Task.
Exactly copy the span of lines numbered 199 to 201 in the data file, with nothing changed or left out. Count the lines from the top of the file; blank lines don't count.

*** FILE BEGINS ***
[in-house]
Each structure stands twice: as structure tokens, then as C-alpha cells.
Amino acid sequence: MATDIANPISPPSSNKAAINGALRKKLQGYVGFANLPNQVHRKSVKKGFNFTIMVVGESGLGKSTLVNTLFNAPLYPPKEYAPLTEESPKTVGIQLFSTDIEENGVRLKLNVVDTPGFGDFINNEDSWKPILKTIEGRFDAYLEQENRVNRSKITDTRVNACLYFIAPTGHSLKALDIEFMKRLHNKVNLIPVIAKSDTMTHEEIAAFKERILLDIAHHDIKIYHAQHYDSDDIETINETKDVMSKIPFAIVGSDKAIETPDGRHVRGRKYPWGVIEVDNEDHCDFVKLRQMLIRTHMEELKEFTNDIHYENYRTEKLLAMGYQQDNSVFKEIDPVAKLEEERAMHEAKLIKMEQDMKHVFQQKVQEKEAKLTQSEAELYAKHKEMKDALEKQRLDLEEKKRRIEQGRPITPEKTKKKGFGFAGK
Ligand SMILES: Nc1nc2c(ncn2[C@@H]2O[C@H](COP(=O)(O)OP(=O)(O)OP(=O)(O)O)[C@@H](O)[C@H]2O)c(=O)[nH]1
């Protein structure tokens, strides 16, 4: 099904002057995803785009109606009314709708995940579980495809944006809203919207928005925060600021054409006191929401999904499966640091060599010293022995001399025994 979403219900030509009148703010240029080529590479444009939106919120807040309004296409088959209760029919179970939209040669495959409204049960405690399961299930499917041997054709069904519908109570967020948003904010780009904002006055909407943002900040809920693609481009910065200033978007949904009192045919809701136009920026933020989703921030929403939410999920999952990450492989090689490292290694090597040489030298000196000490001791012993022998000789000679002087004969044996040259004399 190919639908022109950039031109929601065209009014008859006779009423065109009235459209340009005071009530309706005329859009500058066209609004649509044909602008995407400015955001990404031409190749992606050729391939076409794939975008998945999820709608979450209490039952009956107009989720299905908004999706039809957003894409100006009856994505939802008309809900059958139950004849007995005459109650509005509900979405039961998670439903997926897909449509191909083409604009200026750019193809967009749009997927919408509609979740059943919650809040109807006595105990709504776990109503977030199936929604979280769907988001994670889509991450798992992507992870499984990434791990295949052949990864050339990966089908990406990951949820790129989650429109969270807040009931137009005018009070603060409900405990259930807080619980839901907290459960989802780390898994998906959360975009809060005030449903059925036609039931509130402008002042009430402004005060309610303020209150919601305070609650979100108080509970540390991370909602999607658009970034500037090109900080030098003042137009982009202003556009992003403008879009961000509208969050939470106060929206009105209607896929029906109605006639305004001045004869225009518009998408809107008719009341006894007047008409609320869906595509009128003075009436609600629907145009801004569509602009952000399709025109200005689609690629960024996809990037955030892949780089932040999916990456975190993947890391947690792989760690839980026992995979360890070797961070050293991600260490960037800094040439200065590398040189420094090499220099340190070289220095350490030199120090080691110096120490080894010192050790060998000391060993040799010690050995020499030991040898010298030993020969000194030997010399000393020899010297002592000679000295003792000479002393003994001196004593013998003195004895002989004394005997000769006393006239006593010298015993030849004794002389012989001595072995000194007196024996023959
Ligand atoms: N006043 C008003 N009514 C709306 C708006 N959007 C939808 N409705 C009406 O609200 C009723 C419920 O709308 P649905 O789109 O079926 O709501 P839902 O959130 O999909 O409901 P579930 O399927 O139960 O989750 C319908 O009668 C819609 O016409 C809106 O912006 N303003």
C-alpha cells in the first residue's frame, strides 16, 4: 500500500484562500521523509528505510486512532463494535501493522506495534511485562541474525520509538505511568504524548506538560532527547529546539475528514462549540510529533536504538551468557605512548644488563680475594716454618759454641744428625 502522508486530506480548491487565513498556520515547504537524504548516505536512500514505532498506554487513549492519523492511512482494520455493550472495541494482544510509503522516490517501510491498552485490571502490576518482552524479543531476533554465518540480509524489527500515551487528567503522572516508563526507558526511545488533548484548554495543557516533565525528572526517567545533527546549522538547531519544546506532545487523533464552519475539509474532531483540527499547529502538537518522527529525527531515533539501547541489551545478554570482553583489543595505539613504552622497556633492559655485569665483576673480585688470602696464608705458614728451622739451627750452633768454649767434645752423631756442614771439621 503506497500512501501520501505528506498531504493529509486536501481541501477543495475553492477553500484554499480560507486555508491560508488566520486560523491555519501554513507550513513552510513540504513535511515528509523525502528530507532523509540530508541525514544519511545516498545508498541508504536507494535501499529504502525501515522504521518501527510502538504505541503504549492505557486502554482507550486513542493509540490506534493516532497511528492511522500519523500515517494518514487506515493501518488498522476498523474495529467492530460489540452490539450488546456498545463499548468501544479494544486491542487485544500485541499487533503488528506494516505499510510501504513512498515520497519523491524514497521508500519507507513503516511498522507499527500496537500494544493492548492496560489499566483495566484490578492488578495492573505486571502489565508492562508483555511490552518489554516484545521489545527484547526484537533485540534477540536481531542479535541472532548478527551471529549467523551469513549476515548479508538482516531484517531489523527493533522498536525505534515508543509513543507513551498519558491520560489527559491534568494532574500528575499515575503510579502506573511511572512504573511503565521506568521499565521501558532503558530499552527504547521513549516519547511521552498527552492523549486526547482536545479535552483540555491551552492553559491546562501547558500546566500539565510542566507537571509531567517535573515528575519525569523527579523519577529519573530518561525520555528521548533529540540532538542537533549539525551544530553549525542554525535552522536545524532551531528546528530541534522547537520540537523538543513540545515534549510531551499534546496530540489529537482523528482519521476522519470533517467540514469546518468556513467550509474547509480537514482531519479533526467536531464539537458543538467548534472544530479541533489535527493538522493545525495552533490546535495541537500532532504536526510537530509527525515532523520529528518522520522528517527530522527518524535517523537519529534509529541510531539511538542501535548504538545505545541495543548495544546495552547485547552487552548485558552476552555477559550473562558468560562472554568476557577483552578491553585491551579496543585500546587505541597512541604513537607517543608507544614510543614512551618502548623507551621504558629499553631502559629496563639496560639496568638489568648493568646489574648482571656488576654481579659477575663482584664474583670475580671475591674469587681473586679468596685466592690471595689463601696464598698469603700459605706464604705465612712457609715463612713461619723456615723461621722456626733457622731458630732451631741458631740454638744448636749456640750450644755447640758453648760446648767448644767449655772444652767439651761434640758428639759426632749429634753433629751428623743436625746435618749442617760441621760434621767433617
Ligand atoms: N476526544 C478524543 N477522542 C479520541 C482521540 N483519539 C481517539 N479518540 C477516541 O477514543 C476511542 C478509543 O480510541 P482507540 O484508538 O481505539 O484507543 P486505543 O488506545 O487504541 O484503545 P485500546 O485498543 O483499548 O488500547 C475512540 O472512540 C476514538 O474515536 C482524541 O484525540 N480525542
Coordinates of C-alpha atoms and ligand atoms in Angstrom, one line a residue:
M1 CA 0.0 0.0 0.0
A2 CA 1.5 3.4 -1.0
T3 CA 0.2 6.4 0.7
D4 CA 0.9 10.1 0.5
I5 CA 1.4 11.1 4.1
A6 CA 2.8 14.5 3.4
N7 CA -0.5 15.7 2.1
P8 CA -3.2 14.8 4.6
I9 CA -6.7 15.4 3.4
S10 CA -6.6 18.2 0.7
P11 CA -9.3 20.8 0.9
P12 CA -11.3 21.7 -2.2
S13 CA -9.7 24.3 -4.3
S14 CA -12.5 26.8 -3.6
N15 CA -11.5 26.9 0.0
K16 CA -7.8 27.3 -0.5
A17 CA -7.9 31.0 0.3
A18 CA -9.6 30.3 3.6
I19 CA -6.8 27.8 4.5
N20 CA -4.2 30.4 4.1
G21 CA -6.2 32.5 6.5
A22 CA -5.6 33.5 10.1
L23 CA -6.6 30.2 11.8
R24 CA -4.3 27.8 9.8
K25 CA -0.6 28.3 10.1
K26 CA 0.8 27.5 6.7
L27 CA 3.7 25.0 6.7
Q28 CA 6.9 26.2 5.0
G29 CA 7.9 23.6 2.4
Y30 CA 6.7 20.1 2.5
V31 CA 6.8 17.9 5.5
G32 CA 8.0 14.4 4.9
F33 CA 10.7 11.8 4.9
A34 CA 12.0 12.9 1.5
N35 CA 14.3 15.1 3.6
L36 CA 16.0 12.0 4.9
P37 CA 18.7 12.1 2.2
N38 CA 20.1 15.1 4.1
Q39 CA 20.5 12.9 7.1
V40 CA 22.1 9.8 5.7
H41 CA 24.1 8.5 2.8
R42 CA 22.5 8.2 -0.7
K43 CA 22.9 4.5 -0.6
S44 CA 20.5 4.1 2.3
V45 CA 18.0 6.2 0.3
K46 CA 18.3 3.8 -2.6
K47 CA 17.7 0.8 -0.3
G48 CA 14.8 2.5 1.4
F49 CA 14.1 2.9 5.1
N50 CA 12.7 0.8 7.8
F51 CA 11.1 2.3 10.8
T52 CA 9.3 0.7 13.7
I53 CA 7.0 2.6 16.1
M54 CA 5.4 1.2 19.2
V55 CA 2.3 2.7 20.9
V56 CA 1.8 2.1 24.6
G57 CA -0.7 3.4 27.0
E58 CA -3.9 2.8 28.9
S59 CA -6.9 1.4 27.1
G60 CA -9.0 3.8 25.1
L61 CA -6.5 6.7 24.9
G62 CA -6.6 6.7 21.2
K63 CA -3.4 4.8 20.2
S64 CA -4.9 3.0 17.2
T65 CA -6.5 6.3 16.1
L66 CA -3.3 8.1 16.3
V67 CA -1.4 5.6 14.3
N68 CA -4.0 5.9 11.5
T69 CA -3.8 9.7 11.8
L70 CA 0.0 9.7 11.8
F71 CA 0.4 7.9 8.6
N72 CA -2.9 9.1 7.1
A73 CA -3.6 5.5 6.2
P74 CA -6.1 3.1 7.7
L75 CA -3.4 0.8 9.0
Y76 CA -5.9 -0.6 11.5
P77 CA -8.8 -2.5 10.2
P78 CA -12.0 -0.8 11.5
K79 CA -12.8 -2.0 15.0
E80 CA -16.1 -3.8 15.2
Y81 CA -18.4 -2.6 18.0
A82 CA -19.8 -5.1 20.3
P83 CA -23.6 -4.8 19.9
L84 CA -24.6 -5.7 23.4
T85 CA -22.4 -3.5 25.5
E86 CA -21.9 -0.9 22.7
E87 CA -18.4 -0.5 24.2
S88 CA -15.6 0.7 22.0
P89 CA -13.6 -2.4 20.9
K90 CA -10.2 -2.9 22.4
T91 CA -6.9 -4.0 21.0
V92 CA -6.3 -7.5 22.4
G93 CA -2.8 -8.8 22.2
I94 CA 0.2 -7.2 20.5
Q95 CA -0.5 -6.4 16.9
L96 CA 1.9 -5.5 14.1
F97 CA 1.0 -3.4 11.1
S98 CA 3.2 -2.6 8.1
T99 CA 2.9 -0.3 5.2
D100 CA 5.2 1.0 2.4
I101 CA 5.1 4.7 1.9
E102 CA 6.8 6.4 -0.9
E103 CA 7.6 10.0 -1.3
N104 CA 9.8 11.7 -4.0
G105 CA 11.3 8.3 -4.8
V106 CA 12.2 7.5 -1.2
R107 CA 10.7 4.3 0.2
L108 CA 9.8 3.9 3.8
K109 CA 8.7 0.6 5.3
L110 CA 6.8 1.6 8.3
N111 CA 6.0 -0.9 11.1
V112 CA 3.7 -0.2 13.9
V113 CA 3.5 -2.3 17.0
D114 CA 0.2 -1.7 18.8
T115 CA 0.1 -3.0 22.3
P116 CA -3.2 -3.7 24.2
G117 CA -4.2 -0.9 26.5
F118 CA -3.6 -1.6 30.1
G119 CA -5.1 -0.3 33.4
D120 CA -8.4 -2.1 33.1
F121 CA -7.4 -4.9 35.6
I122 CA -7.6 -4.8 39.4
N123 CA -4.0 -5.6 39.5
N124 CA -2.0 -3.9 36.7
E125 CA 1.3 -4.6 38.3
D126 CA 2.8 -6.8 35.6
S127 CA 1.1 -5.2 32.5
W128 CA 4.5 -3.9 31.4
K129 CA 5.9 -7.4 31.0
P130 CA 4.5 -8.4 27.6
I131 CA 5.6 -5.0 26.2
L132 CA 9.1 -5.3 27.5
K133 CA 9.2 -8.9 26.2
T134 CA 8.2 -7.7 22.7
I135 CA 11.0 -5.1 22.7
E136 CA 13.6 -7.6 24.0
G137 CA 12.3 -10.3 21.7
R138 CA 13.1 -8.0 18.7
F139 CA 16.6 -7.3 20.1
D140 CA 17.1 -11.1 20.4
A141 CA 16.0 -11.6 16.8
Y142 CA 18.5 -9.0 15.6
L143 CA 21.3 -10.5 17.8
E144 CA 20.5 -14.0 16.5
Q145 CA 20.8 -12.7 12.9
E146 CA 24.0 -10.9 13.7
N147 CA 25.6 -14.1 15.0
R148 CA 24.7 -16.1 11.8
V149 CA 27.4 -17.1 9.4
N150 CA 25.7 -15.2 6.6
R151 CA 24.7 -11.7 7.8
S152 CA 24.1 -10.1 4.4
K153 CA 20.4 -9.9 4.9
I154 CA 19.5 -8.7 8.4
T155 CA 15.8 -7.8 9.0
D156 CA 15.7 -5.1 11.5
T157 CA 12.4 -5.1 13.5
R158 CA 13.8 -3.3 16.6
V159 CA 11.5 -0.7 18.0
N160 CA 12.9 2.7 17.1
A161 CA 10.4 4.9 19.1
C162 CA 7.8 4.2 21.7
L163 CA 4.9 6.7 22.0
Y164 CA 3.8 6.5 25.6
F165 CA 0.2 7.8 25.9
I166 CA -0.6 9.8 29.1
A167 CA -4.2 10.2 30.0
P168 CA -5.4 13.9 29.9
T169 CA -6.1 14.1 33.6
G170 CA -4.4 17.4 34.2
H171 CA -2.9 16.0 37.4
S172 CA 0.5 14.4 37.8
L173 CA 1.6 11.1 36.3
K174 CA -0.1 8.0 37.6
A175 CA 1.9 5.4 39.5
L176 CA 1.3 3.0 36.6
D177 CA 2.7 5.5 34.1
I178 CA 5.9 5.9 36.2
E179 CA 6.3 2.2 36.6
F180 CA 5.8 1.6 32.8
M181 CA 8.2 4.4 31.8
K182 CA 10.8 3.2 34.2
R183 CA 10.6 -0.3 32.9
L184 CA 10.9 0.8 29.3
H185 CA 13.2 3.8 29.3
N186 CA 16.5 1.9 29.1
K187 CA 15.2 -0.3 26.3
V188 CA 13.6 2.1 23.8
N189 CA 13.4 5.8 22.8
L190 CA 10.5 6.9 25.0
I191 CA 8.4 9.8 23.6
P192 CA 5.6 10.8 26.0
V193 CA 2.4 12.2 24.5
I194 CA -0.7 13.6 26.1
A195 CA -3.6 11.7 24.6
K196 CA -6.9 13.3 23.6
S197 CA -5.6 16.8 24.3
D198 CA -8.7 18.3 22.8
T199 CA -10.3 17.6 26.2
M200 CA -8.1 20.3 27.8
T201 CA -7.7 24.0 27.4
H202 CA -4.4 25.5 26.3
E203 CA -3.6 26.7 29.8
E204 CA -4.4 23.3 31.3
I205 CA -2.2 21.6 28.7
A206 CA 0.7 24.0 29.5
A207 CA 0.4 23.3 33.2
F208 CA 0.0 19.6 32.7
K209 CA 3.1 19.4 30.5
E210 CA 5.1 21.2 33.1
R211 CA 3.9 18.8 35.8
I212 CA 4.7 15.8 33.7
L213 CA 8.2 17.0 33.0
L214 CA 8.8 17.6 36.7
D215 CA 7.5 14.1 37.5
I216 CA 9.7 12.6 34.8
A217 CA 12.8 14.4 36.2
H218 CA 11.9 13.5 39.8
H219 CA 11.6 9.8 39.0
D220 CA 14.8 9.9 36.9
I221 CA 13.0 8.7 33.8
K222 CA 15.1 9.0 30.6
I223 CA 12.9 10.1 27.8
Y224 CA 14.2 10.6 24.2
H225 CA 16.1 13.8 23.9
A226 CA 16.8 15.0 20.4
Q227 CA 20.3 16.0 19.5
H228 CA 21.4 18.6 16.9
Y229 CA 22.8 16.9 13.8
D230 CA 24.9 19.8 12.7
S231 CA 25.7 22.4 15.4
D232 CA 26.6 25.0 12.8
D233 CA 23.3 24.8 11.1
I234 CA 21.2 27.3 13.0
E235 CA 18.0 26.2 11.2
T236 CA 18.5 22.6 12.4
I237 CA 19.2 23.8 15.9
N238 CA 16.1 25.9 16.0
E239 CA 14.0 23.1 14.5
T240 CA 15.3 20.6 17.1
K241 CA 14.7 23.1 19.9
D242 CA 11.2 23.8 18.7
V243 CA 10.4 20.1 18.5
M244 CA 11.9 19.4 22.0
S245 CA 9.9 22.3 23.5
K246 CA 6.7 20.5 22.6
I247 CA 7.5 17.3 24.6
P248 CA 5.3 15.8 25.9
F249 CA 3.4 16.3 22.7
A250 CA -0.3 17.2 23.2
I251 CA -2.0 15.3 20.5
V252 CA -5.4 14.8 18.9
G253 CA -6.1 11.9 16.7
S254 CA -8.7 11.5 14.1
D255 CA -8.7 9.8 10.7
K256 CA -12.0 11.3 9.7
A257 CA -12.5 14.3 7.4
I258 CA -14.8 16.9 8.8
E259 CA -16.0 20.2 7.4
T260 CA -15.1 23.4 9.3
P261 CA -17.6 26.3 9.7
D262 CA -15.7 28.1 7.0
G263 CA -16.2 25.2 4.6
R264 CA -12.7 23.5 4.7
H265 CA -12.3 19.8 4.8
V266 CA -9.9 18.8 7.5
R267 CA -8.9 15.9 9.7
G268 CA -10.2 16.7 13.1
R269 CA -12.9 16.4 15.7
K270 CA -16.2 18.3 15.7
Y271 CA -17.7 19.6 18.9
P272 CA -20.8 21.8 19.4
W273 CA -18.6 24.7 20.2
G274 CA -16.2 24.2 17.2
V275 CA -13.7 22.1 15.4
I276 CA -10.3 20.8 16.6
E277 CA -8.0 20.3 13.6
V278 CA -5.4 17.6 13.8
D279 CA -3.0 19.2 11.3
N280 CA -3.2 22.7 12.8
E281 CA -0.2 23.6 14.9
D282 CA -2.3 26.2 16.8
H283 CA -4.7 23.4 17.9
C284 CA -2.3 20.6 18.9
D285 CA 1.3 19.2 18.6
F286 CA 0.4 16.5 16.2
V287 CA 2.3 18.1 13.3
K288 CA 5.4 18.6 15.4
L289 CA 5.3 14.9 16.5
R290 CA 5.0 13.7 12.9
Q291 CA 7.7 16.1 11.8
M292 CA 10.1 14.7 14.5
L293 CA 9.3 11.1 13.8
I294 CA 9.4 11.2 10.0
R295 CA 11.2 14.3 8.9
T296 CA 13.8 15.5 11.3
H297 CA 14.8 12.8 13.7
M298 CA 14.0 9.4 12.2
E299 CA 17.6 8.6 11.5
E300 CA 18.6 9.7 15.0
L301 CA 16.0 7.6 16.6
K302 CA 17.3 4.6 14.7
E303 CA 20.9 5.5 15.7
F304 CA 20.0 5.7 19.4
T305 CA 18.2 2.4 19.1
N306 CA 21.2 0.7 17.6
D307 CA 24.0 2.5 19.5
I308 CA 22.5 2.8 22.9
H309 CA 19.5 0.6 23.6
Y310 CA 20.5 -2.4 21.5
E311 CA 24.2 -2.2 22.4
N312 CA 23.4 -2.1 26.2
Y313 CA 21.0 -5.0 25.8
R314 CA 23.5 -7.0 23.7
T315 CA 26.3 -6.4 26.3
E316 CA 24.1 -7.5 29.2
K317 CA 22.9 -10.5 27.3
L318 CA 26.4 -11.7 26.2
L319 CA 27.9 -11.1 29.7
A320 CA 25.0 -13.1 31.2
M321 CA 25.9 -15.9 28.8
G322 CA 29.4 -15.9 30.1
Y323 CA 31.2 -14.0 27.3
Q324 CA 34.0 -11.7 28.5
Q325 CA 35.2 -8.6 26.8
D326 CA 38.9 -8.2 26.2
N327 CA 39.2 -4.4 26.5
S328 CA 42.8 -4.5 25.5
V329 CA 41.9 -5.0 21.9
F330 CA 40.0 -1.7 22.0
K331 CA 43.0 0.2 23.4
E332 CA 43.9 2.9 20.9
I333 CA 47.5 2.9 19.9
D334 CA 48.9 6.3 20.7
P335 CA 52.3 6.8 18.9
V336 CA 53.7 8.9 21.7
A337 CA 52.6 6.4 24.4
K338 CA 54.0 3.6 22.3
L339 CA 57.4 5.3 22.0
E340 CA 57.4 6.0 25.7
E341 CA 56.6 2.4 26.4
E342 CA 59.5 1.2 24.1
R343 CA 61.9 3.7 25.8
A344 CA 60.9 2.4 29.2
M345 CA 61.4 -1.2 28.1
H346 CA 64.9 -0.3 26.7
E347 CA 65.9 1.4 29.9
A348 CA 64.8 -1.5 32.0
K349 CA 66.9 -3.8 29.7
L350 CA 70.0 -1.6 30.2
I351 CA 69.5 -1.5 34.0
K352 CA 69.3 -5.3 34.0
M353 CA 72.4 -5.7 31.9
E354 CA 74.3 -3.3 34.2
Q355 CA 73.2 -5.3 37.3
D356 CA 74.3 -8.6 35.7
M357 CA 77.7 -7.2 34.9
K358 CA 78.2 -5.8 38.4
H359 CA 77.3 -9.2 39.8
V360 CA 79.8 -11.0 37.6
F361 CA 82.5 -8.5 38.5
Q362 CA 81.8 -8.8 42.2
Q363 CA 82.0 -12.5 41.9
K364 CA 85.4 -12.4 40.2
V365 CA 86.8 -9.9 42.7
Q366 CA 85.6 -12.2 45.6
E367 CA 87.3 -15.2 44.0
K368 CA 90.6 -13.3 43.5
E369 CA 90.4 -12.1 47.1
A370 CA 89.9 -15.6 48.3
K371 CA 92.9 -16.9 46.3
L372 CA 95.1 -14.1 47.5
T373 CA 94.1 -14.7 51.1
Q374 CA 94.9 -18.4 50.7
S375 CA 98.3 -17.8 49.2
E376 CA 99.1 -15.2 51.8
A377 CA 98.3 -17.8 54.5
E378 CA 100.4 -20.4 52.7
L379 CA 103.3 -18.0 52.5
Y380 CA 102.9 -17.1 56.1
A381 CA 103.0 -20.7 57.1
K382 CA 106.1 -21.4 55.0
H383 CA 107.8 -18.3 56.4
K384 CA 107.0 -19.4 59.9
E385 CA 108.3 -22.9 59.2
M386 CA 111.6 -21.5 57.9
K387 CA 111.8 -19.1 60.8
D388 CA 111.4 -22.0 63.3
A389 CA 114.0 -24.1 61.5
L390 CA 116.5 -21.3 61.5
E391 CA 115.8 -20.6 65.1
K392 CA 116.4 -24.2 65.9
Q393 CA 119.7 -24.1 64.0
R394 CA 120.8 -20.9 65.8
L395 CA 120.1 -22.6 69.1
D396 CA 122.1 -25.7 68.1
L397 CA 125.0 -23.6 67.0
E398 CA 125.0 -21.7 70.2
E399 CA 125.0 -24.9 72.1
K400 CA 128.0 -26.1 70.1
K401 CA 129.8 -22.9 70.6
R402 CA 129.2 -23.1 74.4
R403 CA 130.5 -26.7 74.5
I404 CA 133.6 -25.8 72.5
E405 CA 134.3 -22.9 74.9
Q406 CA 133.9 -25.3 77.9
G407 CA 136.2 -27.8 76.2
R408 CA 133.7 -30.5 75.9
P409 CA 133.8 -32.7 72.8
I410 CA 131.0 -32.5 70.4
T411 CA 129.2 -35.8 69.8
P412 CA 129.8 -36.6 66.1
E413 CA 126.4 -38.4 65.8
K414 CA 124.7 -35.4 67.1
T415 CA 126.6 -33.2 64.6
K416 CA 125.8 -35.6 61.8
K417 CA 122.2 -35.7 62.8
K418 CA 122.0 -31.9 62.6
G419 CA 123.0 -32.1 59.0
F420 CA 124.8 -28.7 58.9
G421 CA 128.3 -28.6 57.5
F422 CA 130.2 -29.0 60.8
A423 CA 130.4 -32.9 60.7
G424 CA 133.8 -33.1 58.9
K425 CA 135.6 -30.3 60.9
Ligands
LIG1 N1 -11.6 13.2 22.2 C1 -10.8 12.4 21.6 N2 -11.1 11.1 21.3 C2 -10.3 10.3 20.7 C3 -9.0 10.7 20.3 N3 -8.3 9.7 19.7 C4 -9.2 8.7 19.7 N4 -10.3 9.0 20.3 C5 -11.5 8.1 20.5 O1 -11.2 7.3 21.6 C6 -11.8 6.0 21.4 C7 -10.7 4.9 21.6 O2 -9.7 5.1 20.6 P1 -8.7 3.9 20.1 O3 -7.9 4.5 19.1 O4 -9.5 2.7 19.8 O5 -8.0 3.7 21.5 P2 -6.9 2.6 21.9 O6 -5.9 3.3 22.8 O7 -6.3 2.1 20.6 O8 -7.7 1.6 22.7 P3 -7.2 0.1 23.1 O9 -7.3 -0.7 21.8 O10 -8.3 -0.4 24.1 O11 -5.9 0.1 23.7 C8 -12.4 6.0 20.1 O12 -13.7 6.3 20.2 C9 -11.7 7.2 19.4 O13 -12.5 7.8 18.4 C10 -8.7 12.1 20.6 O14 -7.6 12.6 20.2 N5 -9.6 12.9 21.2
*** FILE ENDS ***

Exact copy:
L190 CA 10.5 6.9 25.0
I191 CA 8.4 9.8 23.6
P192 CA 5.6 10.8 26.0